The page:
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'Killer' we hardly knew yePosted Tuesday, May 24, 2011, at 2:04 PM
When he retired in 1975, his 573 homers were fifth on baseballs all-time list, behind only legends Hank Aaron, Babe Ruth, Willie Mays and Frank Robinson. He had hit the most home runs of any player in the 1960s, considered by many to be baseball's glory days because of the number of stars playing then.
And legend has it that just as the NBA logo is a silhouette of Jerry West, the Major League Baseball logo of a righthanded hitter making full contact with a baseball is Harmon Killebrew.
My favorite Wikipedia notation on Killebrew is that he was "a quiet, kind man who was not much given to the partying lifestyle enjoyed by his peers. Asked once what he liked to do for fun, Killebrew replied, 'Well, I like to wash dishes, I guess.'"
I won't pretend to be able to add much to the discussion of his legacy. Suffice it to say, he was a great player on a team that labored in relative anonymity because of its Minnesota location in those pre-ESPN, pre-USA Today years of sports.
Growing up in a Chicago suburb, I was fortunate to go to several White Sox and Cubs games each year. One of Killebrew's teammates, pitcher Lee Stange, lived in my hometown and attended my high school, so we saw quite a few Twins-White Sox games at old Comiskey Park.
That's where I crossed paths with Harmon Killebrew. And getting his autograph remains one of my most vivid childhood memories.
Our brief encounter occurred as I waved a Spalding Official League baseball at him from the corner where the box seats met the visitors' dugout. Killebrew was concentrating on the bat rack and paying no attention to an 11- or 12-yeer-old pest with a baseball. But I persisted, begging him "not to be like Mickey Mantle" (who earlier that summer had stiffed me for an autograph during a rain delay even though I was the only kid braving the raindrops near the Yankee dugout).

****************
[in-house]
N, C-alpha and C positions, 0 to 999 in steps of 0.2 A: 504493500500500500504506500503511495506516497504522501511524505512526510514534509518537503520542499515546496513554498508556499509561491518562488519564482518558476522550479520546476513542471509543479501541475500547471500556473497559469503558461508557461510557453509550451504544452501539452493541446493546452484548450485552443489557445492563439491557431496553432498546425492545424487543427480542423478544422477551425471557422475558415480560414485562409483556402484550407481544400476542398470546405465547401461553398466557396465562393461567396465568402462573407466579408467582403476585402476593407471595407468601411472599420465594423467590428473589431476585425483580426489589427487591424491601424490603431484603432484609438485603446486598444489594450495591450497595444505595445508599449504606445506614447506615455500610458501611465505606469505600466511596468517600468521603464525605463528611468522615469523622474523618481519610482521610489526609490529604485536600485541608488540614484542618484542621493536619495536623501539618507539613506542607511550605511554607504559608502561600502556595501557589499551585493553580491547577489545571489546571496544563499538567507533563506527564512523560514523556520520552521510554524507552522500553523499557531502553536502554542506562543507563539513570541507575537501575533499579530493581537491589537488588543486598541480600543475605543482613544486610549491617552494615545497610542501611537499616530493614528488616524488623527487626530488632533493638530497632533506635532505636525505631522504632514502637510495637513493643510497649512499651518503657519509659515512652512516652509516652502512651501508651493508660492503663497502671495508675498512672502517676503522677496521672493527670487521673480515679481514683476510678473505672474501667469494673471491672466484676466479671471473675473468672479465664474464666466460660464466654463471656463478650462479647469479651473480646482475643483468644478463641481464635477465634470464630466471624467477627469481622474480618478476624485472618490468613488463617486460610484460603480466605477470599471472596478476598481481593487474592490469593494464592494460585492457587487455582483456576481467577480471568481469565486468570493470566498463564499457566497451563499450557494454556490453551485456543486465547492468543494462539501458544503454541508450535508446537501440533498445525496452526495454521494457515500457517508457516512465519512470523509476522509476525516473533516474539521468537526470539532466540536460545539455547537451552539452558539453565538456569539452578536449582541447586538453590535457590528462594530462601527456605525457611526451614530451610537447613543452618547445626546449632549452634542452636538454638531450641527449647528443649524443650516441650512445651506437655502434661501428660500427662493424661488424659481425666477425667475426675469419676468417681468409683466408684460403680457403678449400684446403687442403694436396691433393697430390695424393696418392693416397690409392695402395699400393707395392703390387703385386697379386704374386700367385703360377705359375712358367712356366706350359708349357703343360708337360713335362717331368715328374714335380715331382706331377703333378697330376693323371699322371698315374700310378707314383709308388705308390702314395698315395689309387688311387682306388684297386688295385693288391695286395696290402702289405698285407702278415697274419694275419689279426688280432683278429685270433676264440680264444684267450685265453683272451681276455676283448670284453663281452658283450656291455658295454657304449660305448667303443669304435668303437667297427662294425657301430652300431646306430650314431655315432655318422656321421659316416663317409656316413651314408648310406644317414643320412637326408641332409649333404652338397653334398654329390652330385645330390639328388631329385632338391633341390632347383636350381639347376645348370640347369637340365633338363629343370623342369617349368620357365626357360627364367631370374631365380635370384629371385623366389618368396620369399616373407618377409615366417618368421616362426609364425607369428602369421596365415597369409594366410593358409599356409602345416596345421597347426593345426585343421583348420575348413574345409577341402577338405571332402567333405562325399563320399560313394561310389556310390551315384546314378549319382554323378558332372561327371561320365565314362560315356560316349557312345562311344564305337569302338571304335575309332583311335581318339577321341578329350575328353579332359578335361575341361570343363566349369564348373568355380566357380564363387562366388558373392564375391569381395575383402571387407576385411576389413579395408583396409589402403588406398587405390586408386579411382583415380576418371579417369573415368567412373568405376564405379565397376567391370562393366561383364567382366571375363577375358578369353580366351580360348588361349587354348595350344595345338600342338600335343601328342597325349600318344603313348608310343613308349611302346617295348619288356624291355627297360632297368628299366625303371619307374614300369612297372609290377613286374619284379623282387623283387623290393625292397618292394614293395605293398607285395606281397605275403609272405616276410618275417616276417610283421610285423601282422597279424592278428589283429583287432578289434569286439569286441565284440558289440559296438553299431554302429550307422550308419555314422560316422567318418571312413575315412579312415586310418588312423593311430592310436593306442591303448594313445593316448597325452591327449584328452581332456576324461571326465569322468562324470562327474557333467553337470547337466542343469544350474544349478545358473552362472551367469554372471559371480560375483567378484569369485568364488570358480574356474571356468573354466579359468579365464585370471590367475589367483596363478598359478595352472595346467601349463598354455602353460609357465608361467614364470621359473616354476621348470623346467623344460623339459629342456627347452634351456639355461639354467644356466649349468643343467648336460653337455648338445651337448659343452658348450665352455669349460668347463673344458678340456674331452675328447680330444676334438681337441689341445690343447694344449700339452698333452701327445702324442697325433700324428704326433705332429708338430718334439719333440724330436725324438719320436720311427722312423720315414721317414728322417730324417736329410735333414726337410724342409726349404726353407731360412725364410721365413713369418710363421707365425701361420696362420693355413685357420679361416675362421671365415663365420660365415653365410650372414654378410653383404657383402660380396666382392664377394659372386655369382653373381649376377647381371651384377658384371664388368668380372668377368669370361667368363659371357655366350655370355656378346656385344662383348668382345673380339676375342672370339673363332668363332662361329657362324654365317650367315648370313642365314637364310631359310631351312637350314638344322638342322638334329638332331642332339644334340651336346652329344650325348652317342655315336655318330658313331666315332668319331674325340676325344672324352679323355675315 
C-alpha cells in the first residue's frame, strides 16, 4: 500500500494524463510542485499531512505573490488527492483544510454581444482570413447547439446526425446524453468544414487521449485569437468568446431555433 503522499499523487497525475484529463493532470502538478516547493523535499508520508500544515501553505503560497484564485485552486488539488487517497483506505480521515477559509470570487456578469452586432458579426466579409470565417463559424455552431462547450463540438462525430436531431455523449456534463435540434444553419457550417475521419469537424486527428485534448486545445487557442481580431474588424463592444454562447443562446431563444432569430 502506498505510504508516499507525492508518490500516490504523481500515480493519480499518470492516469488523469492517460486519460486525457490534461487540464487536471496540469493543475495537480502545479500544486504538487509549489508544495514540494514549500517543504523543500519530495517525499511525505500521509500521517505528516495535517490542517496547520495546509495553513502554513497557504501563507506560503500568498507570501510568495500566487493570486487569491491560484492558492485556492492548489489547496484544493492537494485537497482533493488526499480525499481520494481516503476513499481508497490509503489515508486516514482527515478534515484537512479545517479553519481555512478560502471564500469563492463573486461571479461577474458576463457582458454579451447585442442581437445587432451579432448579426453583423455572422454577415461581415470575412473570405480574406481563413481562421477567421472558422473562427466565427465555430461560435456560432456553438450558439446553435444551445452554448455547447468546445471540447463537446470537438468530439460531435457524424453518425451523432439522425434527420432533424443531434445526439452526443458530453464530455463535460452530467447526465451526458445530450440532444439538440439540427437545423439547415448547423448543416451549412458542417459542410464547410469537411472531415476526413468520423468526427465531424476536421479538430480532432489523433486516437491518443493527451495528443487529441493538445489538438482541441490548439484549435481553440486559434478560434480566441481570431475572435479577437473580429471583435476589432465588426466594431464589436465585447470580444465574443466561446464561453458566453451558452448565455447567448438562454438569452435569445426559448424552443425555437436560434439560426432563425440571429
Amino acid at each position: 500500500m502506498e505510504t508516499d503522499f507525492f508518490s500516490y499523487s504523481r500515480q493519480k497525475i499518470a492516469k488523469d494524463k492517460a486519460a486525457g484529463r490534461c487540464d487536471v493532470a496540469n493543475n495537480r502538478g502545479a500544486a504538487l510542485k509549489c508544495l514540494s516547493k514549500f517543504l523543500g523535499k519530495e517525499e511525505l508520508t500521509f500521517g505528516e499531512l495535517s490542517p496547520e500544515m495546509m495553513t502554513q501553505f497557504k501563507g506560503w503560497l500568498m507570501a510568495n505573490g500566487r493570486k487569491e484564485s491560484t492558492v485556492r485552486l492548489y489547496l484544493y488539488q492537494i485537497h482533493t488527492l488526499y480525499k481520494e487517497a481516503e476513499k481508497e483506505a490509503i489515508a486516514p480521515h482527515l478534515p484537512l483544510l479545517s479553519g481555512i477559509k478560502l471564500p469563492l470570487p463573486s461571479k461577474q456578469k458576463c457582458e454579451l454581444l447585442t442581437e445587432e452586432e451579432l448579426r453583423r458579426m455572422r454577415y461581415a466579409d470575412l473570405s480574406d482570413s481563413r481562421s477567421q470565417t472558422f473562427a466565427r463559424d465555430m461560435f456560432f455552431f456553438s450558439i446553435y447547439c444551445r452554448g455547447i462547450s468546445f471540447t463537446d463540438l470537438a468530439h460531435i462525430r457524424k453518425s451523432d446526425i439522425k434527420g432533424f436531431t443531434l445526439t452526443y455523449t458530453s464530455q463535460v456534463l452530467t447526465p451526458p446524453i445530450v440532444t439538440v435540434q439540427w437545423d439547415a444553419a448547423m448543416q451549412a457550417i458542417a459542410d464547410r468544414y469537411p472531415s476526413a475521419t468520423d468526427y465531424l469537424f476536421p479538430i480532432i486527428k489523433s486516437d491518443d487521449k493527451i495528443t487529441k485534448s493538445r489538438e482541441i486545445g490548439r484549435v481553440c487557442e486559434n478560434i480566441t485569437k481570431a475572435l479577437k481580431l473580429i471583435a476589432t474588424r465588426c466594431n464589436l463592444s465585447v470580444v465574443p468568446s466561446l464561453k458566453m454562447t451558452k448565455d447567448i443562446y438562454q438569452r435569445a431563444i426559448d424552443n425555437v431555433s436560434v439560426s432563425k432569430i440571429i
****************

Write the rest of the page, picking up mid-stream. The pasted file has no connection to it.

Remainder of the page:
Killebrew glanced over at me when I invoked the sad Mantle story. Suddenly, without uttering a word he grabbed the baseball and my pen and hurriedly scribbled his name. I was thrilled.
When he handed the ball back, I eagerly rolled it around in my hand until I found his signature among others like Minnie Minoso, Tony Oliva and Joe McCabe (yes, that Joe McCabe who lived in Greencastle for several years while an airline pilot; back in the 1960s, he was a backup catcher).
Yet despite space on the "sweet spot" of the ball, Killebrew had signed right across the Spalding "Cushioned Cork Center" logo. Right then I thought, I'll probably be the only one who ever knows whose autograph that is.
Thus, for years I disliked Harmon Killebrew. Like I have always disliked Pete Rose since the day he spiked "Mr. Cub" Ernie Banks in a play at first base in 1967.
Then one day I was cleaning out my closet (I can hear my wife laughing at that possibility) when I came across my box of baseballs and saw the Killebrew signature again. That's awesome, I thought. The memory of that moment is so much more special than a simple signing on a ball or program.
So while at one time I may have disputed the claims that Harmon Killebrew was a "gentle, caring man who treated all those he encountered with respect," instead I will always have a soft spot in my heart for him.
Rest easy, my friend. Thanks for the memories ...
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A native of Chicago and a graduate of the University of Missouri, Eric Bernsee has enjoyed residing in Greencastle for more than 25 years. Years of consuming McDonald's iced teas, Dairy Castle flurries and Marvin's GCBs have helped make him the man he is today.
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